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History of the Hackney Horse in America

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Tags: Hackney Horse, Clubs/Registries, Breeding

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The Hackney Horse has enjoyed popularity in its native country for centuries, thanks to its wonderful trot, stamina and proud bearing. At the end of the 19th and beginning of the 20th century, the Hackney started to find itself exported all throughout the world, from North America to Australia. The Hackney's appearance in the United States happened relatively early as compared to other countries, and the horse arrived thanks in no small part to one wealthy businessman and horse enthusiast. Not only did the Hackney arrive in America early, but its dedicated breed society was formed hot on the heels of the society formed in its native country.

The person we can thank for the early arrival of the Hackney in America is Alexander Cassatt, a prominent businessman that lived from 1839 to 1906 in Philadelphia, Pennsylvania. Often referred to as A.J. Cassatt, he was best known for serving as president of the Pennsylvania Railroad for the last seven years of his life and for his love of horses, culminating with his Chesterbrook Farm, where he bred Thoroughbreds. But even before his Thoroughbreds won awards at famous Stakes such as the Preakness and the Belmont, Cassatt was the first to import a Hackney mare named 239 Stella in 1878.

While Cassatt was the first, he certainly wasn't the last, as there were enough Hackneys in America by 1891 for Cassatt and his fellow enthusiasts to create the American Hackney Horse Society. During the months leading up to the incorporation of the American Society, breeders around the country had been taking steps to create a similar society, but the leaders of the AHHS approached the English Society, which had only formed in 1883, which then ratified the AHHS as an affiliated extension of the parent association.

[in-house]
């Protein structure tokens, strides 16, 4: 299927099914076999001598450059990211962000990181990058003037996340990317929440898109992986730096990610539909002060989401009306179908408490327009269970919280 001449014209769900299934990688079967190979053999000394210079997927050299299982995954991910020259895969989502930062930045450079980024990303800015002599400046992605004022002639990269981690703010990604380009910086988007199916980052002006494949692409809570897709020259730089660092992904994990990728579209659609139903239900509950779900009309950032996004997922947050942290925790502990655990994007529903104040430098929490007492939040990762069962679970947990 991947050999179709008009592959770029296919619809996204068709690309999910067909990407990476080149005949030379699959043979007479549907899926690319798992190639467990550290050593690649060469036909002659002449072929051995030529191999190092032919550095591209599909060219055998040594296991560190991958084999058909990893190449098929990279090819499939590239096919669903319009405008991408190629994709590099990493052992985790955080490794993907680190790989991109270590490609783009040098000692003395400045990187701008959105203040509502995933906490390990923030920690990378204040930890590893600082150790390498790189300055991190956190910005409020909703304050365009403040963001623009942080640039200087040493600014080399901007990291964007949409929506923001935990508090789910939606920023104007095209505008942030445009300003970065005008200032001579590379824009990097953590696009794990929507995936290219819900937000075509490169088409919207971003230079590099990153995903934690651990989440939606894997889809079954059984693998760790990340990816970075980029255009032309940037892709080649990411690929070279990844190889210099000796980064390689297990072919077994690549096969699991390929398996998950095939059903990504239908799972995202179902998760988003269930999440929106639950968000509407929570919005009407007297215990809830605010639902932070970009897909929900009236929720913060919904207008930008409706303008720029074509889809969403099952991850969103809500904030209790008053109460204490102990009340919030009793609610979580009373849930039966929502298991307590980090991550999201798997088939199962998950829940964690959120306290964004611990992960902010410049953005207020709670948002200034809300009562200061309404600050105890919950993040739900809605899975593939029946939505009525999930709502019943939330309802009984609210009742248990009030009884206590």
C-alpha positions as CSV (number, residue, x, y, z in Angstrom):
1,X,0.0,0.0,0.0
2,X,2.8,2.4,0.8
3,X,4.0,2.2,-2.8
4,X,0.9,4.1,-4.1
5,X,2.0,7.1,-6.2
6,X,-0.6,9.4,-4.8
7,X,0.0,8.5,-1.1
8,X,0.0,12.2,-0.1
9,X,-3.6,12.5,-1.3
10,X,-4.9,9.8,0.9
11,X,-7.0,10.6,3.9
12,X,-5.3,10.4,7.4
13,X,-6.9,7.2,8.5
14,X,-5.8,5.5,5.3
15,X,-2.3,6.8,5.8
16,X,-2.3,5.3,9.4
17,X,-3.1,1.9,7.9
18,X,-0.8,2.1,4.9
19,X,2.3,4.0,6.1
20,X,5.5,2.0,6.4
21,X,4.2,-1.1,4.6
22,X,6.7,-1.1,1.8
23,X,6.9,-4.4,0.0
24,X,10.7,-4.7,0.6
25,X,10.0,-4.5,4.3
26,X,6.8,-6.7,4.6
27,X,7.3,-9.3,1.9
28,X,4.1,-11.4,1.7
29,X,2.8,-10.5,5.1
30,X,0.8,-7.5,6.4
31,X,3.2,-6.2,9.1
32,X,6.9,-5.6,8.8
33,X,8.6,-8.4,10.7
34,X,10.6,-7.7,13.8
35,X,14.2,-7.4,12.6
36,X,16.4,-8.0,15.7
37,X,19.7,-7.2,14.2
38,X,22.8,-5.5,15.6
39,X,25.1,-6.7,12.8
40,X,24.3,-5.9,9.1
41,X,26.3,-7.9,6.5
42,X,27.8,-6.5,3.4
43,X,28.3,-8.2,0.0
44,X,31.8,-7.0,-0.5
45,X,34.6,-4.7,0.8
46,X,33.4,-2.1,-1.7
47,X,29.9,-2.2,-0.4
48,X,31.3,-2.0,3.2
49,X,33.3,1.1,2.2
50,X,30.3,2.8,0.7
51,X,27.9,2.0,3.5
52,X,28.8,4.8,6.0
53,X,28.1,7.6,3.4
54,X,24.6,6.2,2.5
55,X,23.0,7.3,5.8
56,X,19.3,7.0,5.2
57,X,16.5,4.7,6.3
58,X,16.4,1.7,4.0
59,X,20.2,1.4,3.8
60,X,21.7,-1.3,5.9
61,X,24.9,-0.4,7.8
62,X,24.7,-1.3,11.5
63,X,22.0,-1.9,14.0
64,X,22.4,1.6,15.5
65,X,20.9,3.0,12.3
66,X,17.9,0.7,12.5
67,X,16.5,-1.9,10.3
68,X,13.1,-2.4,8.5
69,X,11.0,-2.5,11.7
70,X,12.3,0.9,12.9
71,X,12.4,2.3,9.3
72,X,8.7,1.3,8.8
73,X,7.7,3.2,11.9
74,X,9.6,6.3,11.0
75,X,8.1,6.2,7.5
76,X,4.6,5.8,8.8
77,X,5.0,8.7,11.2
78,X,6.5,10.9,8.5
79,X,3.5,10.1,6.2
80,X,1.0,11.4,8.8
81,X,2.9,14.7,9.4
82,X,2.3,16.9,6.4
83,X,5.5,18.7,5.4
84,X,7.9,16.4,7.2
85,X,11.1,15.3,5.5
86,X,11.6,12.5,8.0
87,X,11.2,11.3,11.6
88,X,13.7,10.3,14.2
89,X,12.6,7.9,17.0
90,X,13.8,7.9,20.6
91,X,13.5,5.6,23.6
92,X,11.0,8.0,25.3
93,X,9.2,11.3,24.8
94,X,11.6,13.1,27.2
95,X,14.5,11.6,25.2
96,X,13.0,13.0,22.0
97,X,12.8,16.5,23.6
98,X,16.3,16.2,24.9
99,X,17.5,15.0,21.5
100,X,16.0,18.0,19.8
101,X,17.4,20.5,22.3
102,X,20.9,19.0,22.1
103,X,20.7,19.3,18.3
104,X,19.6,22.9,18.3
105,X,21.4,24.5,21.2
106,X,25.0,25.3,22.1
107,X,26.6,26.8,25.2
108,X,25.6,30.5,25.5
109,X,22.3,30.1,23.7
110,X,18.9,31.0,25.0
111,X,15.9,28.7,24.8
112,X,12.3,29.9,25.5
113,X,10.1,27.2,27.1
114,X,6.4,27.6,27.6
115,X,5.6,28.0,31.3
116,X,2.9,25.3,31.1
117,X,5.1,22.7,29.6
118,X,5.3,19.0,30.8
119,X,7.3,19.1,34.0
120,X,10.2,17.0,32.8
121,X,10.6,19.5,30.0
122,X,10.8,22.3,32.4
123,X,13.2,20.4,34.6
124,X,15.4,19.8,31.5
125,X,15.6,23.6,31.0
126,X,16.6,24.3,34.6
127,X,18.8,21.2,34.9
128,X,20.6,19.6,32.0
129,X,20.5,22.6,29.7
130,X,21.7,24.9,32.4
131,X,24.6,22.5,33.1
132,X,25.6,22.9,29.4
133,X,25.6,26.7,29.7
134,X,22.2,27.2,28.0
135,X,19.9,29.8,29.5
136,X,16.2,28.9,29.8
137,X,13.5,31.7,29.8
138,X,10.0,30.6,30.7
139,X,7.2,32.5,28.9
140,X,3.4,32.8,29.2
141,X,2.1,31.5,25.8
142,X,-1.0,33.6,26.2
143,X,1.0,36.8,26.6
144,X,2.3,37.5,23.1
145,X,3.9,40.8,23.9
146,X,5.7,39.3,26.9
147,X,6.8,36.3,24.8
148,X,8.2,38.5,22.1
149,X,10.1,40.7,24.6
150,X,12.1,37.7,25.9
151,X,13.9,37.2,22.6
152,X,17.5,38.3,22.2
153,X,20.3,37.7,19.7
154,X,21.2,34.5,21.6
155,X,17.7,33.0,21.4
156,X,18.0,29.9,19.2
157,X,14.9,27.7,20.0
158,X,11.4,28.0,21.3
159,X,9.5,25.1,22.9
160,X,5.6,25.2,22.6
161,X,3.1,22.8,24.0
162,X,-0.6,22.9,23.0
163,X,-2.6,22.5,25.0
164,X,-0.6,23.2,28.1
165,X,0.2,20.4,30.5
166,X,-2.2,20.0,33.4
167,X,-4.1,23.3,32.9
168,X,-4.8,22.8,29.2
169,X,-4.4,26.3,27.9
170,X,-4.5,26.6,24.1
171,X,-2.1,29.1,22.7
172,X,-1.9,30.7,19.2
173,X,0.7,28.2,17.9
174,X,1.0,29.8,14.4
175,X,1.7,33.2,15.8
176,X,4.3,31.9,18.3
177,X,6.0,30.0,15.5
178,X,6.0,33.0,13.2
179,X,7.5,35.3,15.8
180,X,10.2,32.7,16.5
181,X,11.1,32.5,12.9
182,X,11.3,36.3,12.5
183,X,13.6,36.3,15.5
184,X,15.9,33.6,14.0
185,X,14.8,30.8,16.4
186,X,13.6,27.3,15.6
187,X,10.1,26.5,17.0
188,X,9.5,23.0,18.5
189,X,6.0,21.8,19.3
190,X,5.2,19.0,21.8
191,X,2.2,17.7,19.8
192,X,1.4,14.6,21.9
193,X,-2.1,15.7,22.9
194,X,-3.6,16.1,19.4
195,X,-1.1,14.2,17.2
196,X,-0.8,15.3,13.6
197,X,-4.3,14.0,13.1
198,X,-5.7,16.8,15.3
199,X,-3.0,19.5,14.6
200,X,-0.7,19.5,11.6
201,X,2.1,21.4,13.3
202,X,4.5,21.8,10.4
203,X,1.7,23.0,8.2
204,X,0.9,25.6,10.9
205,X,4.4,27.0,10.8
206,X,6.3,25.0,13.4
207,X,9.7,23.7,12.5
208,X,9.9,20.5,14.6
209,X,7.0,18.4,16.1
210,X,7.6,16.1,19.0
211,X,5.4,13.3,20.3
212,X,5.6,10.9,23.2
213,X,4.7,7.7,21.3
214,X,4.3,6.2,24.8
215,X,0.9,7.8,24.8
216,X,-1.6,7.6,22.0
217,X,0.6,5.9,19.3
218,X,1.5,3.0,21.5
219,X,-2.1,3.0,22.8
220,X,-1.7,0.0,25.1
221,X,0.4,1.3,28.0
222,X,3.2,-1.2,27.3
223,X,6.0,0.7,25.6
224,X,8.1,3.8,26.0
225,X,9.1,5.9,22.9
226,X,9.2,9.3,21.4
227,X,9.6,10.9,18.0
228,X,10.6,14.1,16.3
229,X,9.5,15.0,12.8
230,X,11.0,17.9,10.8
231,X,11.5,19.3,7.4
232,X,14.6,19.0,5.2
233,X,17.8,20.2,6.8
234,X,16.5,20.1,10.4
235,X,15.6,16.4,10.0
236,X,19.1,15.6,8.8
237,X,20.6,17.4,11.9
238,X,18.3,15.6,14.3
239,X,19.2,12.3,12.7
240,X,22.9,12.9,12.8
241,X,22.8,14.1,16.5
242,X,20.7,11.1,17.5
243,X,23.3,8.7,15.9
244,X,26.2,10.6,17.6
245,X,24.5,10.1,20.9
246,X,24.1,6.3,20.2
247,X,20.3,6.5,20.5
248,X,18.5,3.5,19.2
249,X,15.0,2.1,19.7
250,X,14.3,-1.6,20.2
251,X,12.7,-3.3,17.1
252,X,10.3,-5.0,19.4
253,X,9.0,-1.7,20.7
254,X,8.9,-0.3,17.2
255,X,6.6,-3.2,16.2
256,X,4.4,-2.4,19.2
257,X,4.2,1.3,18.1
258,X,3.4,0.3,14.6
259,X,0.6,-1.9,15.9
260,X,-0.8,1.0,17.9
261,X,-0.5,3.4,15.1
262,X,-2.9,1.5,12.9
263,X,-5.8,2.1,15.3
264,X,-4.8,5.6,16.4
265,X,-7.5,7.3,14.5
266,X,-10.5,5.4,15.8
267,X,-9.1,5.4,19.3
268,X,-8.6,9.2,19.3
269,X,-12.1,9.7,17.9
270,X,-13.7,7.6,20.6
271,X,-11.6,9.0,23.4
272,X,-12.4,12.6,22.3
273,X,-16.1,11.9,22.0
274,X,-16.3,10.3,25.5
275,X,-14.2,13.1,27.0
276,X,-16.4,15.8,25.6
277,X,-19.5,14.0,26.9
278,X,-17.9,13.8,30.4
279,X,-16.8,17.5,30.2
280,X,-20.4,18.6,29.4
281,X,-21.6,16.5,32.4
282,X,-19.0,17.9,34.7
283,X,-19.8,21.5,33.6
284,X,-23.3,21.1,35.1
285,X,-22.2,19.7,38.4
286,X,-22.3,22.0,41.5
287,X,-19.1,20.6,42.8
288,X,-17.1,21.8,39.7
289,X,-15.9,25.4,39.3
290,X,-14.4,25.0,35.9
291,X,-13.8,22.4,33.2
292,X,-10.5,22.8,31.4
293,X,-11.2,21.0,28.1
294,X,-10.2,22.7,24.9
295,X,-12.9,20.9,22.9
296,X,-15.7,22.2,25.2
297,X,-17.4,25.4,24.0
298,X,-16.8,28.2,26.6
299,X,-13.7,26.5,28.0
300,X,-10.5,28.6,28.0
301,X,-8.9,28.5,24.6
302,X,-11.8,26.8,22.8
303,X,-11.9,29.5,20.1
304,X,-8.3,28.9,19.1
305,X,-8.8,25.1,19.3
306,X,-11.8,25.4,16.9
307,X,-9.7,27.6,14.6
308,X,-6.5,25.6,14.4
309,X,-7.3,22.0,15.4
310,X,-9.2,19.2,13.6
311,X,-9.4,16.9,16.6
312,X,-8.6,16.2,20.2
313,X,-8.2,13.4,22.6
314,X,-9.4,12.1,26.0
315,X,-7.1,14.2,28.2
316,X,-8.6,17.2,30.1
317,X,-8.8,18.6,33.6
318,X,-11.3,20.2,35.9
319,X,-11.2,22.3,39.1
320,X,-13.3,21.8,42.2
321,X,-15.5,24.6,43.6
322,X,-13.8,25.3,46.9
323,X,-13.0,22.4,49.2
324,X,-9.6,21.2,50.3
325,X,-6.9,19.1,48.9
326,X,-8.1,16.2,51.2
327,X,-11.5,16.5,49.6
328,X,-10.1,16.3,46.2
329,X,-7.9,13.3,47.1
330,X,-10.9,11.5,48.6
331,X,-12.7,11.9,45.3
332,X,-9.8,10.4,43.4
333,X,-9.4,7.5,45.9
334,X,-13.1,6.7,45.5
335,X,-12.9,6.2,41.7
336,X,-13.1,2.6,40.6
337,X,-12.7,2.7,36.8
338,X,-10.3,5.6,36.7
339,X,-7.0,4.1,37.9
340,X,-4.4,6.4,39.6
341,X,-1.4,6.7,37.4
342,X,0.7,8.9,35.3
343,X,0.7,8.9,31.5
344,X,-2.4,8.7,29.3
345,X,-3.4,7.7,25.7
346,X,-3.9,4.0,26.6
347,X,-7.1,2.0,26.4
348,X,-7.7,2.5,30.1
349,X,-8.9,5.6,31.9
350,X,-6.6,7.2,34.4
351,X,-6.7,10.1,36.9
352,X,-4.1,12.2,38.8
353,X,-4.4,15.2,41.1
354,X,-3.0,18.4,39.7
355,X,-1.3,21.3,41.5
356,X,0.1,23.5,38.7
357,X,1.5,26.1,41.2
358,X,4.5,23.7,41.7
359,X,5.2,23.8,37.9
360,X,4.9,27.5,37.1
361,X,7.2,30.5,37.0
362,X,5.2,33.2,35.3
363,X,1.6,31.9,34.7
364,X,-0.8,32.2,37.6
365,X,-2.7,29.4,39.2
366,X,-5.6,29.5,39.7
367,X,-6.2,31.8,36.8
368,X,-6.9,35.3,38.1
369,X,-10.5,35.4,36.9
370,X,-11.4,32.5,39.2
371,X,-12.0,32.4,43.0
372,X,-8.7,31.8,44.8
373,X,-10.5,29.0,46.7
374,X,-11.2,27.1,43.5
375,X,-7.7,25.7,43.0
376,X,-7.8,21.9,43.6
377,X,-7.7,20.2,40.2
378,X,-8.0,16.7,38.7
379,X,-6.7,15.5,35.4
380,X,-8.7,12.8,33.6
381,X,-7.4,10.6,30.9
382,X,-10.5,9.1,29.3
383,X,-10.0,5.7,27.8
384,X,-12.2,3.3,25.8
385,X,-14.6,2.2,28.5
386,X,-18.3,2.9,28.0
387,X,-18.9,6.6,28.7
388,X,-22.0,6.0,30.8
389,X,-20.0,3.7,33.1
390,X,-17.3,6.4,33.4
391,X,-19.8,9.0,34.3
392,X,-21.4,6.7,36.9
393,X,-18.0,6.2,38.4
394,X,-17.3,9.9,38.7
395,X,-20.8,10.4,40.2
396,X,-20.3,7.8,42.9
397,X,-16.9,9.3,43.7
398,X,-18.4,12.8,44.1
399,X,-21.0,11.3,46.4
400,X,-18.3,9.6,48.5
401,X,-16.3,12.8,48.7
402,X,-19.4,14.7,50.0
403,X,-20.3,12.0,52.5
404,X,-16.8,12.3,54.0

Around the time of the creation of the American Hackney Horse Society, the Hackney saw a population boom in the United States between the 1890's and the Great Depression, with wealthy Americans importing many Hackneys from its native England. While the Depression may have put a stop to the mass importation of the breed, there were enough dedicated breeders to keep the horse going through this financially difficult time for the nation. As the nation slowly came into better times, dressage and other horse competitions came into vogue, and the Hackney with its incredible trot and proud carriage was no exception.

While Chesterbrook Farm may be nothing more than a subdivision of homes and businesses today, A.J. Cassatt has not be forgotten for his contribution to the Hackney Horse's history in the United States, and the American Hackney Horse Society lives on at its present home of Lexington, Kentucky. Hackney Horses are considered by some organizations to be a threatened breed, particularly with less than one thousand Hackney Horses currently in the United States, but the AHHS continues in its mission to not only maintain the studbook of the breed, but to promote and educate the public about the breed through the American Hackney Horse Society Foundation.

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History of the Hackney Horse in America
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